Sammis White, Ph.D.
The consensus in Wisconsin and the nation is that the current welfare system must be changed. Welfare today neither raises the poor out of poverty nor does it make them any less dependent. A new approach to welfare must be employed – one that both reduces poverty and moves recipients, as responsible citizens, into the mainstream of American life. The new welfare approach, unlike the present one, must encourage initiative and independence and be based on the realization that recipients have an obligation to actively strive to achieve that independence. No longer can the system provide an entitlement for an indefinite period: recipients must provide a quid pro quo; they must reciprocate for the support they are provided.
The new structure should not be based on any one political ideology. It must be pragmatic. The structure proposed draws ideas from individuals ranging from Milton Friedman to Ralph Nader. The proposed approach acknowledges that recipients are different individuals, that they should not and cannot all be treated similarly. It also acknowledges that many recipients are not valued enough in the marketplace so that they can sell their services at a sufficient price to become immediately independent. And it acknowledges that a combination of carrots, sticks, and higher expectations of recipient behavior are critical ingredients in the recipe for a new welfare system. In short, no single solution will work. What must be employed is a combination of several, coordinated initiatives.
The proposed structure is based on five principles:
- income support is no longer an entitlement: recipients owe society for its assistance and must begin to repay society within two years of accepting help;
- the system must include some program elements that treat recipients differently from each other because it is clear that existing and potential recipients will have varying abilities to support themselves;
- known perverse requirements, such as currently making welfare more remunerative than work or setting income guidelines that force recipients to stop working in order to receive any benefits, should be eliminated or greatly reduced in impact;
- all families should be assured of some minimum level of income, as long as they are making the required effort to move toward independence; and,
- the new system must, to the degree possible, help to push low-income participants into mainstream activities, such as work and education, through a series of incentives and opportunities.
The proposed new structure has three basic components. They are interrelated and form a system that seeks to promote recipient movement from dependence to independence over a limited number of years.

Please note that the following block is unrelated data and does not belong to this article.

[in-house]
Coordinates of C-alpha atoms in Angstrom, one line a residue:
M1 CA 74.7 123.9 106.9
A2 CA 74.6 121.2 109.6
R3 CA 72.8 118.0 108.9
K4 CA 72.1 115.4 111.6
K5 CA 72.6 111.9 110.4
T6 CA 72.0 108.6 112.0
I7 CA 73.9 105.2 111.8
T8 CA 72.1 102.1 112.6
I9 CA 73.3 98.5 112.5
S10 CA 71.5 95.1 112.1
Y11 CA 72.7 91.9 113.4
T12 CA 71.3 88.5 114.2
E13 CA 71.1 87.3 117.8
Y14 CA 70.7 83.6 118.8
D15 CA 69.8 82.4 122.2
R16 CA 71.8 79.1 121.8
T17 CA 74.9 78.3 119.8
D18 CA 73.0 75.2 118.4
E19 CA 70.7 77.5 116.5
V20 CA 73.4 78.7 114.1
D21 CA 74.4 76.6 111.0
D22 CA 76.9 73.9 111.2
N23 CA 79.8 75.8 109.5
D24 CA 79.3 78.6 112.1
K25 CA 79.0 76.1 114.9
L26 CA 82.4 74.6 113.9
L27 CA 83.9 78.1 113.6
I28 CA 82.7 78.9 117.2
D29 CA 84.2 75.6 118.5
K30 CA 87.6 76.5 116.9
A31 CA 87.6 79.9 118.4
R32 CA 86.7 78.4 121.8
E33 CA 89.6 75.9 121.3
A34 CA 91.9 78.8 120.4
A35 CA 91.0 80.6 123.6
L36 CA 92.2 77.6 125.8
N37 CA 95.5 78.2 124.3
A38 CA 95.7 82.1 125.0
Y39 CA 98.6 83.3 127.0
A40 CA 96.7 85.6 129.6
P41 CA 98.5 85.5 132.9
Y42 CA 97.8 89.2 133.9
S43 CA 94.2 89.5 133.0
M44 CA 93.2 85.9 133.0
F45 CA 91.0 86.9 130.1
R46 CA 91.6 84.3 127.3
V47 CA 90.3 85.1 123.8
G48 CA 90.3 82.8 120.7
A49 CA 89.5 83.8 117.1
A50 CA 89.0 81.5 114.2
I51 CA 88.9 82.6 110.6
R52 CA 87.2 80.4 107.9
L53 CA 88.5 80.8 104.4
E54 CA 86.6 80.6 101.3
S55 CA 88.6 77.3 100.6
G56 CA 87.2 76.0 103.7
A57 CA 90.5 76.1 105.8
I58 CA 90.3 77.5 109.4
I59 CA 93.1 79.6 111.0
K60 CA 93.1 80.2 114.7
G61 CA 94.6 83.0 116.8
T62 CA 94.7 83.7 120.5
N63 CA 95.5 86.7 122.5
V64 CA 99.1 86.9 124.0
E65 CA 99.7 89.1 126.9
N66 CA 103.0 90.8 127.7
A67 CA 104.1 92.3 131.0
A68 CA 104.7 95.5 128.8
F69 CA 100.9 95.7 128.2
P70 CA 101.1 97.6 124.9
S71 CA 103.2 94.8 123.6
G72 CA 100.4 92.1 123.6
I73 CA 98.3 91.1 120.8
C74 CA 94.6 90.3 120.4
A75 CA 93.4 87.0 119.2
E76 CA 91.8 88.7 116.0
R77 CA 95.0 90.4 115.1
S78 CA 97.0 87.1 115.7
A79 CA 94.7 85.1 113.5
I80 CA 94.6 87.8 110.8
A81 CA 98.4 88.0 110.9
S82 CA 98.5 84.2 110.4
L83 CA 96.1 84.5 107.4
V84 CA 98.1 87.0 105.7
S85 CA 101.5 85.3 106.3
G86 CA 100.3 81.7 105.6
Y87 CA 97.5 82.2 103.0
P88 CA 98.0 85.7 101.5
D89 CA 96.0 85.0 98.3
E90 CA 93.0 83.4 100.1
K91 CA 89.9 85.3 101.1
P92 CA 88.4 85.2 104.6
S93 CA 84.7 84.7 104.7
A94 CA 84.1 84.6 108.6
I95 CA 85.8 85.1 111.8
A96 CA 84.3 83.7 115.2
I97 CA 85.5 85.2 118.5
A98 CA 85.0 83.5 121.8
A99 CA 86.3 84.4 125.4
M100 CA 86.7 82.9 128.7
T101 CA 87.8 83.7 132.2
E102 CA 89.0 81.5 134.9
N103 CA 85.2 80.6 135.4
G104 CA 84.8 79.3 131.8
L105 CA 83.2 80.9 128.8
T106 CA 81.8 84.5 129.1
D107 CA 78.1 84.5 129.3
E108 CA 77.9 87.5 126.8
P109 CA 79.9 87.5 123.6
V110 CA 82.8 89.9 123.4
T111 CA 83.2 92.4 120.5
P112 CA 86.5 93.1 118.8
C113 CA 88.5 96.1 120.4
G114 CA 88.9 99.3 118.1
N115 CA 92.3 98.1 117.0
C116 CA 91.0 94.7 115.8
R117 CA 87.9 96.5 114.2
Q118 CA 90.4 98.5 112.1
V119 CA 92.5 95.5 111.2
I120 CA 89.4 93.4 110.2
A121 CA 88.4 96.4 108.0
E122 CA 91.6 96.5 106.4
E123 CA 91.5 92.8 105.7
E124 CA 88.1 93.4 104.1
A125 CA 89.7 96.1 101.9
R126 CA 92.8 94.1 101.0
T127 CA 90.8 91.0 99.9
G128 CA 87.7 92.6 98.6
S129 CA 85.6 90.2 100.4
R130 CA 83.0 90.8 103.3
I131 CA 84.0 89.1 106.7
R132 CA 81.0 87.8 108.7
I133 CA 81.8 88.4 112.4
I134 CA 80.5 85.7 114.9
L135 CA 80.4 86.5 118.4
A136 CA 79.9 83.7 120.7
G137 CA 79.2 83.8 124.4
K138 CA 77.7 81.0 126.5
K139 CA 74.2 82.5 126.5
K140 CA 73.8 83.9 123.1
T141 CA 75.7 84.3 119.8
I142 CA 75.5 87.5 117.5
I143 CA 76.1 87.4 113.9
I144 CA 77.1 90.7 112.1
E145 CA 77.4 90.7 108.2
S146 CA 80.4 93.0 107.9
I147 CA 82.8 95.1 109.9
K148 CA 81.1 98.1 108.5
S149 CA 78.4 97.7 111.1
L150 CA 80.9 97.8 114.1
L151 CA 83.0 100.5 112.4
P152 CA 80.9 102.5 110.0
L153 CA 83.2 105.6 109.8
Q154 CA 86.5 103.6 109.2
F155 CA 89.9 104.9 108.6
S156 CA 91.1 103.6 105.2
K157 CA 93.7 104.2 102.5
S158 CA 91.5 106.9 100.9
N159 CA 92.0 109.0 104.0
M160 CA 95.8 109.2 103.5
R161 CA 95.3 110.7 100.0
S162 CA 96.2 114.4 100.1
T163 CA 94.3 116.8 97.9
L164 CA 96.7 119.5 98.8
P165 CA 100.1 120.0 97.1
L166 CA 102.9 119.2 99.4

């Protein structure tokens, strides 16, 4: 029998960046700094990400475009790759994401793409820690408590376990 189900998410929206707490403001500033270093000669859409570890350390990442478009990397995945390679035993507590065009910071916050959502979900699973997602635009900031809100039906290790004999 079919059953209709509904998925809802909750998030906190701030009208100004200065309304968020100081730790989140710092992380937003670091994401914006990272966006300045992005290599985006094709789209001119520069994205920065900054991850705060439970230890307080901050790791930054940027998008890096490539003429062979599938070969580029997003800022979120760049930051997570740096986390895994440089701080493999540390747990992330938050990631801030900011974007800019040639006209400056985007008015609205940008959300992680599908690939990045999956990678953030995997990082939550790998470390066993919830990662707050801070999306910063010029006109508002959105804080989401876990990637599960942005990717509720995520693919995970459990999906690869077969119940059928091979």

The first major component of the new approach is the substitution of a cash grant to low income households in lieu of Aid to Families with Dependent Children (AFDC) benefits and Food Stamps. A new minimum-income program would be established that would create a base level of indefinite period of support. Recipients will be allowed up to two years of assistance on the cash grant. After that. they must either be participating in the Time Dollars volunteer program or be working at least 20 hours a week. If they do neither, their stipend will be reduced by 30% for two additional years, after which they will be ineligible for any public support. The message is similar to another espoused today, “tough love.” Higher expectations of behavior, as research in education has shown, should result in more mainstream behavior.
If only the current AFDC population were to participate in this program, it would be less expensive than the cost of the AFDC and Food Stamp programs it would replace. The program is likely, however, to appeal to some of those households which are eligible for, but not currently participating in, AFDC. To the degree that they do enroll in this program, they could force program costs above the savings level for the short and possibly intermediate runs. In the long run, the movement of families to work and the reduction in program administrative costs, due to the switch to cash grants, should make serving this population less expensive than the current approach.
Toe proposed approach has not resolved all of the issues, nor will .it solve all of the problems of welfare. But it would be a significant step forward and a dramatic improvement over the present, failing system.